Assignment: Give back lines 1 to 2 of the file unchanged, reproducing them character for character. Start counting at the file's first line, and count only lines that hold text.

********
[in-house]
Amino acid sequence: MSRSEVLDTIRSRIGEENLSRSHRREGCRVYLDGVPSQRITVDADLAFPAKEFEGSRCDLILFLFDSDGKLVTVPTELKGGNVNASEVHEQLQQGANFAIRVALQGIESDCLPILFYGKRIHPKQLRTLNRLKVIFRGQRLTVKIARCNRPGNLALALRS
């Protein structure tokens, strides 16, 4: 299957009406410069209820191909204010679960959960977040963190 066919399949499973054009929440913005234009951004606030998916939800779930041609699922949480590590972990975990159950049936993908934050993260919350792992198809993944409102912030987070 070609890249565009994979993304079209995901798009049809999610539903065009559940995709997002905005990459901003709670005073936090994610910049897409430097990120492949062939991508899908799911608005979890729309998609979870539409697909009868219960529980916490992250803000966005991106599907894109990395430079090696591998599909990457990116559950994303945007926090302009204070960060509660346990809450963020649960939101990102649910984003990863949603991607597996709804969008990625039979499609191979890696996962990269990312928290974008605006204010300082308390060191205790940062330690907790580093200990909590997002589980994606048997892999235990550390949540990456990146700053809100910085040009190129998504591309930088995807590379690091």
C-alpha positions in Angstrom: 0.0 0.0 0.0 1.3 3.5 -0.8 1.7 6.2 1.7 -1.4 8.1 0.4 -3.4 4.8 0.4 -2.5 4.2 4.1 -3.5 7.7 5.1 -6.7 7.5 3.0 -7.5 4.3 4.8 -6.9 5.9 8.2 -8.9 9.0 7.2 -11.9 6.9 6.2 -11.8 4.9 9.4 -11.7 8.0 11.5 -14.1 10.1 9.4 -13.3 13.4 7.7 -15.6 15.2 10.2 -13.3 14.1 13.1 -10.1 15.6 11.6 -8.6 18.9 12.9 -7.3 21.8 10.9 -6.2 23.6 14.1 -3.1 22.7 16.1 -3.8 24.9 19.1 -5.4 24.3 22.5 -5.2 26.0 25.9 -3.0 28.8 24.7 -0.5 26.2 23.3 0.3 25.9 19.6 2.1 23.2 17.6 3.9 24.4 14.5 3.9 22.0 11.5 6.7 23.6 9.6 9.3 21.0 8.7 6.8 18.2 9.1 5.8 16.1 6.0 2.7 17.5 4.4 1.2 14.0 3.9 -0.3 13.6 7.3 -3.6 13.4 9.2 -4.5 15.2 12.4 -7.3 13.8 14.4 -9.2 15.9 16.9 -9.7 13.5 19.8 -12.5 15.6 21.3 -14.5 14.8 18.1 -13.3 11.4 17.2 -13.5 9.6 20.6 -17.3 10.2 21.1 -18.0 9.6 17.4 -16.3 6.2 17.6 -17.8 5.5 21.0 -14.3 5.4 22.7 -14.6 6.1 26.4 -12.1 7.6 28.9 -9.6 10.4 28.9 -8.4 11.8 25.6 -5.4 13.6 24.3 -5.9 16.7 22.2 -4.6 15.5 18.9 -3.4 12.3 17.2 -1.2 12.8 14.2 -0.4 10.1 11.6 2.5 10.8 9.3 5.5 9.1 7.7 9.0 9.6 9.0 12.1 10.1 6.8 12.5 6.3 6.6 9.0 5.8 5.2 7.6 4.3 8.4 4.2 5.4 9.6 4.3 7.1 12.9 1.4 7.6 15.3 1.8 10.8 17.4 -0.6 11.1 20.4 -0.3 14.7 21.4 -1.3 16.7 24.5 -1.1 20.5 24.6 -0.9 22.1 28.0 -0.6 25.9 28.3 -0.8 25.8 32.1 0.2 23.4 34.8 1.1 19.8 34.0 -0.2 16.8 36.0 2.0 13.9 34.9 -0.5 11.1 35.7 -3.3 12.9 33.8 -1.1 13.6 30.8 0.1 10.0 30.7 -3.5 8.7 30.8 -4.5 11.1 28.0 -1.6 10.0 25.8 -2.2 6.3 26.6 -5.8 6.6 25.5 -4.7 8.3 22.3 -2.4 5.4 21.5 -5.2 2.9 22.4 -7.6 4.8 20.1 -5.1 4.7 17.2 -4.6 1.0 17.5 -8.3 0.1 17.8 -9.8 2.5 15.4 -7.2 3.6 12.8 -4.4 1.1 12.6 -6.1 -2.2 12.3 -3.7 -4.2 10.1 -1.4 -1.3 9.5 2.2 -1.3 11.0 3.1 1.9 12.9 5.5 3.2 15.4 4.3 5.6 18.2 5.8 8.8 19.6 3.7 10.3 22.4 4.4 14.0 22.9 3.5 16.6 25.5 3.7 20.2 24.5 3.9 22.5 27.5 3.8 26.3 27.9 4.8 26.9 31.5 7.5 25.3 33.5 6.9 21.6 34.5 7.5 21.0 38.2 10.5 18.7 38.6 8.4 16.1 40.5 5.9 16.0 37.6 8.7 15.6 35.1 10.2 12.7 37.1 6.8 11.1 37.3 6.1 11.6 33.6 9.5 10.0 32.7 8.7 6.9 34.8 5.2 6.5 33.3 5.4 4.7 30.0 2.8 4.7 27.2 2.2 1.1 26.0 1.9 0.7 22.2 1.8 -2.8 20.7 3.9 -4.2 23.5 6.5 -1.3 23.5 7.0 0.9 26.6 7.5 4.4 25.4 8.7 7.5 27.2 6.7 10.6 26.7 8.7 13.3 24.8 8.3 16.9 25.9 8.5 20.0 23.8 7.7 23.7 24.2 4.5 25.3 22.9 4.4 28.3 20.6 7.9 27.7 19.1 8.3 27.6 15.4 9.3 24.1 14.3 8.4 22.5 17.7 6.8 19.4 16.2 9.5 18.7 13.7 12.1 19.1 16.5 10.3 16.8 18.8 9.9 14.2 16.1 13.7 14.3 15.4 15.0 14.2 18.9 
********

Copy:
[in-house]
Amino acid sequence: MSRSEVLDTIRSRIGEENLSRSHRREGCRVYLDGVPSQRITVDADLAFPAKEFEGSRCDLILFLFDSDGKLVTVPTELKGGNVNASEVHEQLQQGANFAIRVALQGIESDCLPILFYGKRIHPKQLRTLNRLKVIFRGQRLTVKIARCNRPGNLALALRS